Fans Don't Like the Idea of David Bowie NFTs: Here's Why

With artists across the world uniting to pay tribute to rocker David Bowie, who died in 2016, via non-fungible tokens, many fans aren't impressed. He was one of the first musicians to realize how much the internet would change the music business giving artists more control over their own work.

Bowie was an internet enthusiast. He helped co-found BowieNet, internet service provider, in 1998. He displayed his own art and from others on the website The musician believed that digital media would give artists more opportunities to work independently and own, and benefit from their own work. Bowie's Estate sold the rocker's publishing catalog to Warner Chappell in 2021.

Bowie on the Blockchain

The David Bowie Estate will launch Bowie on the Blockchain – a sale of NFTs created by multiple artists -on September 13. It will take place on OpenSea, an online NFT marketplace.

The digital collectible sale was developed in partnership with We Love Arts and film producer Joaquin Acrich. The artists involved in this initiative include JAKE, FEWOCiOUS and Nadya Tolokonnikova of Pussy Riot. The estate's proceeds will go to CARE, a humanitarian nonprofit for which Bowie's widow Iman serves as global advocate.

Andrew Keller, the co-founder of We Love The Arts, artist manager and former label executive, said there was a huge visual component to everything Bowie did. He described the musician as a painter and an art collector. Keller said Bowiw on the Blockchain is about going into this space and engaging with NFT artists in their world. He shared that all artists had the opportunity to use items from Bowie's archive.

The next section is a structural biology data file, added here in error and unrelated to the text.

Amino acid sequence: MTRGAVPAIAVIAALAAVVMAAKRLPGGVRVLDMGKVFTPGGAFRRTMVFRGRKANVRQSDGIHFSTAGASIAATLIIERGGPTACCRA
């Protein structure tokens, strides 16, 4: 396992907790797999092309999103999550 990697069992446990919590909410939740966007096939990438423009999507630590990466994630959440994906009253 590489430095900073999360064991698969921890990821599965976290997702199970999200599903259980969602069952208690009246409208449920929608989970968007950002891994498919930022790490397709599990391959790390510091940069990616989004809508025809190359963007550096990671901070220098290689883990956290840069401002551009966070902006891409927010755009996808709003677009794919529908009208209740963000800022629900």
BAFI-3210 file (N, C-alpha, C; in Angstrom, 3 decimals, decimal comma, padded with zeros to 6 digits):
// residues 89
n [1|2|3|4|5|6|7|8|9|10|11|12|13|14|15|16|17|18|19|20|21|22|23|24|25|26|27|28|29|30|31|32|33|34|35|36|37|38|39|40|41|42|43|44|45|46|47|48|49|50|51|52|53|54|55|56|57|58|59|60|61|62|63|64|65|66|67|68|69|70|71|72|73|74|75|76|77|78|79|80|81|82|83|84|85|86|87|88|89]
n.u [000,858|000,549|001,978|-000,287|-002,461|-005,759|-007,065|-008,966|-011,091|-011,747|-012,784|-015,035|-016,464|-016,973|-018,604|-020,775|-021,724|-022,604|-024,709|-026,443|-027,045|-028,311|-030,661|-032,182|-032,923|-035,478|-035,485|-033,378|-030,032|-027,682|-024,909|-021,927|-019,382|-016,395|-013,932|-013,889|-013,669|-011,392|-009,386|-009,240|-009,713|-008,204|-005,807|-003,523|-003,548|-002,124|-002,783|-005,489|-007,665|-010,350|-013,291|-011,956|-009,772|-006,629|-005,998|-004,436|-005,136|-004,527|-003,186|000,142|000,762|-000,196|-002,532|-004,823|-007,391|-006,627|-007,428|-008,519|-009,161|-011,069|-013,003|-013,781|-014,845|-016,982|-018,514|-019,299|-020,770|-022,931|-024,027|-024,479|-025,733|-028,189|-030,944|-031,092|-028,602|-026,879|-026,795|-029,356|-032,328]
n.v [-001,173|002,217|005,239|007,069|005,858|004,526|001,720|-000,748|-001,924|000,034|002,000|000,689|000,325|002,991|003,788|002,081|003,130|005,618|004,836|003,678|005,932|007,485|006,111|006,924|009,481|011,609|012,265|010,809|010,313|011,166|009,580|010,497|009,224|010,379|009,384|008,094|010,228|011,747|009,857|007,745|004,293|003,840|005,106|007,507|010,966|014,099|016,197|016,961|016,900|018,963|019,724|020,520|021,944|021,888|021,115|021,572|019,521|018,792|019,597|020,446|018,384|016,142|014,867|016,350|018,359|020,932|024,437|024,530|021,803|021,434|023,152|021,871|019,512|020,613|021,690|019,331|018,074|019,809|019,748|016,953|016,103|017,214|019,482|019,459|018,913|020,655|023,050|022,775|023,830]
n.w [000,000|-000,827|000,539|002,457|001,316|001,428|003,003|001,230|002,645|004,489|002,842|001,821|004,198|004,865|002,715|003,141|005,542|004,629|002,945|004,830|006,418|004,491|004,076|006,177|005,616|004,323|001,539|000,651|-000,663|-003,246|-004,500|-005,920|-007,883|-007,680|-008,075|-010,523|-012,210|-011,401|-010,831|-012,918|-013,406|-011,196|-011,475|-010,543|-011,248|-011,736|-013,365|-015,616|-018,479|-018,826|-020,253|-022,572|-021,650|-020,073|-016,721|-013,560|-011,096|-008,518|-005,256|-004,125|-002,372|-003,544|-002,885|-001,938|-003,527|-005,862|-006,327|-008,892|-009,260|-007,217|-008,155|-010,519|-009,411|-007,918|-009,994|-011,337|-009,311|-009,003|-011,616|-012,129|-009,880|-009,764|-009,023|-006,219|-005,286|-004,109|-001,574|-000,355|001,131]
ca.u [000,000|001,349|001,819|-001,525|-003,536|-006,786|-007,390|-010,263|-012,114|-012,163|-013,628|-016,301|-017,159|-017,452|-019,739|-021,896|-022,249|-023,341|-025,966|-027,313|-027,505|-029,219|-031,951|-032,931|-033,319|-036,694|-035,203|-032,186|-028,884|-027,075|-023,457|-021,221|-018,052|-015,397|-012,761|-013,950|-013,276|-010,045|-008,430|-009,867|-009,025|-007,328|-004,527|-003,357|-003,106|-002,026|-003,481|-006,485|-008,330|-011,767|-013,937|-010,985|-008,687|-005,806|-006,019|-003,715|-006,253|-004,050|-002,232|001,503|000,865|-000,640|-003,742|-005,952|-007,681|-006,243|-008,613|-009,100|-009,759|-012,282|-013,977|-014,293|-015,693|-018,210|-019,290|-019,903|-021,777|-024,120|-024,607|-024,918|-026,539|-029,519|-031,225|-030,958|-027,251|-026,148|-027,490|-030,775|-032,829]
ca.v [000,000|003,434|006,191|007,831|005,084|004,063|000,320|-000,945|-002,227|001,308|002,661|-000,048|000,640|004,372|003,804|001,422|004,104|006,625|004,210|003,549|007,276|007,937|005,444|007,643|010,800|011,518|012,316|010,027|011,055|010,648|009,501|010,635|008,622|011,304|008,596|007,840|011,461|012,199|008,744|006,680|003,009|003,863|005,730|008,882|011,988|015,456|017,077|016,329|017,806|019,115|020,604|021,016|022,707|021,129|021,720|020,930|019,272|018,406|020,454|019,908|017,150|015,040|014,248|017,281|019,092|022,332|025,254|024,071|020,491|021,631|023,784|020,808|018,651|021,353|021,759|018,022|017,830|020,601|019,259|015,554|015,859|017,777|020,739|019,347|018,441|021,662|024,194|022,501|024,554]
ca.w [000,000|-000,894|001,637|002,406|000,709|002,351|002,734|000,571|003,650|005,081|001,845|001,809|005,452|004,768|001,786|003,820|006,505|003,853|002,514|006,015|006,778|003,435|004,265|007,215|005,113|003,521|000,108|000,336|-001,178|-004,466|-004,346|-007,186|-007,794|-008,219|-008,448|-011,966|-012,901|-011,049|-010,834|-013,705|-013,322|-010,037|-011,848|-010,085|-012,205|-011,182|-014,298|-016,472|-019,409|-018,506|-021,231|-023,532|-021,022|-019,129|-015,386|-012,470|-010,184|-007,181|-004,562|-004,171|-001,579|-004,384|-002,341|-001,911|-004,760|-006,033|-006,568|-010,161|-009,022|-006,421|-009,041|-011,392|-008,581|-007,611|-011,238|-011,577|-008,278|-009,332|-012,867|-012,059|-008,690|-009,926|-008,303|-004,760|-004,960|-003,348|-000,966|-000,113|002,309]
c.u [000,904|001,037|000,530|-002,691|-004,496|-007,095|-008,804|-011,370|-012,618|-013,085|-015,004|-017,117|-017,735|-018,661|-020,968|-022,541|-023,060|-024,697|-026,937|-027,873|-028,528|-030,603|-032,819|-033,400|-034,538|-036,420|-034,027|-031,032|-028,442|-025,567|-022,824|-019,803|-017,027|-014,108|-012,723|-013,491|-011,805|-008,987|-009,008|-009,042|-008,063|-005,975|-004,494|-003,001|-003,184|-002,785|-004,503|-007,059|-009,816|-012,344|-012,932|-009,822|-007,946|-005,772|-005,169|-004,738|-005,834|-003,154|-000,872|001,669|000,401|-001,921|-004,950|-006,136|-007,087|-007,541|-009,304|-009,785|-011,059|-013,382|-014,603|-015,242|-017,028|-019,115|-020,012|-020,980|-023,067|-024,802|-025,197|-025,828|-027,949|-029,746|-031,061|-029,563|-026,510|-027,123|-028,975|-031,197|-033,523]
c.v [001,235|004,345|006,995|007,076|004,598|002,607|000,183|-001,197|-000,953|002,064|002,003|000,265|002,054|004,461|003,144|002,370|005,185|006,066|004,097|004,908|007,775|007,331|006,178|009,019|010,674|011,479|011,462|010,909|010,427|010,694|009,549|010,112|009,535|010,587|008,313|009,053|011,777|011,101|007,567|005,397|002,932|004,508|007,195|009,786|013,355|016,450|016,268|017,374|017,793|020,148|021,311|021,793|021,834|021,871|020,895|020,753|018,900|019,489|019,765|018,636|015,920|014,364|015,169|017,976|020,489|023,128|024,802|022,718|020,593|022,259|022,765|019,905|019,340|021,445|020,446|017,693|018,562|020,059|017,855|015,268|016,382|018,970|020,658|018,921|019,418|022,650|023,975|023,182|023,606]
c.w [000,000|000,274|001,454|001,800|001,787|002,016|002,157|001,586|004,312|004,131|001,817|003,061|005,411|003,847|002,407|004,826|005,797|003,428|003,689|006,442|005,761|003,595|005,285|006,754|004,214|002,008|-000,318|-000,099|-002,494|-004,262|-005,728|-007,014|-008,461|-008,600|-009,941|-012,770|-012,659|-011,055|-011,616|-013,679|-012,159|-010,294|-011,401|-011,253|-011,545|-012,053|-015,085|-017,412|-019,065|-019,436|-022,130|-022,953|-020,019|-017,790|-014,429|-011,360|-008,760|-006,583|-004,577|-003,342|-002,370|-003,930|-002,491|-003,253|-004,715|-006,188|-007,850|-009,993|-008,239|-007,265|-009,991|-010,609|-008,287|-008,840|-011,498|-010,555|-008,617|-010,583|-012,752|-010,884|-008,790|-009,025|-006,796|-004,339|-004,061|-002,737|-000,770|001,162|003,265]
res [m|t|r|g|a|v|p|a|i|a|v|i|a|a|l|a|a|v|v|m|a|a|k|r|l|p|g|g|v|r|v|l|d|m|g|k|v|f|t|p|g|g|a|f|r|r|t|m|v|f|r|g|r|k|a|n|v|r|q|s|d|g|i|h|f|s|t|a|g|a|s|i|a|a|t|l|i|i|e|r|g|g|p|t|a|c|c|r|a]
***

Top Google searches of 2016
6. David Bowie: David Bowie, the visionary British rock star who coupled hits such as "Space Oddity" with trend-setting pop personas like "Ziggy Stardust," died at age 69 in January of liver cancer, just two days after releasing what appears to be the parting gift of a new album.

Bill Zysblat, Bowie's longtime business manager, highlighted that the idea that artists of toda utilizing the latest technology were influenced even in the least by David would have made him as proud as anything he would have created on his own. He believes that anyone who knew him knows he would have been one of the first adopters of Web 3.0.

Inspire others

FEWOCiOUS, who is a big Bowie fan, hopes Bowie on the Blockchain will inspire other legacy acts and estates to explore similar ideas. The trans artist wants artists to do more with Web3. FEWOCiOUS believes a lot of artists see it as just another business avenue. The artist said a lot of people see NFTs as just digital but he wanted to make this with his hands – a sculpture that's connected to a picture so it can live in real life and on the internet. FEWOCiOUs doesn't think people are exploring the physical and the NFT.

The avid fan made a seven-foot-tall statue of Bowie out of wire, cardboard and Styrofoam complete with foam Mars rocks. The sculpture has Bowie's clothes, a suit from the 1990s and a pair of his painted Levi's that FEWOCiOUS got from the musician's estate. This sculpture also exists on blockchain.

Many Fans are Unhappy

However, many fans have expressed displeasure about the NFTs. Several social media users aren't happy to see the legendary star's likeness associated with the blockchain tokens. Some even urged the Bowie Estate "don't do this". Duncan Jones, who is Bowie's son and a filmmaker, called the digital collectibles a "fad". He had made fun of the idea of sharing someone's NFT. Jones jokes that because he was able to save and repost the image of Beeple's "The First 5000 Days", it had become lost. He had also called Christie's auction, where the NFT had sold for a whopping $69.3 million, "suspicious".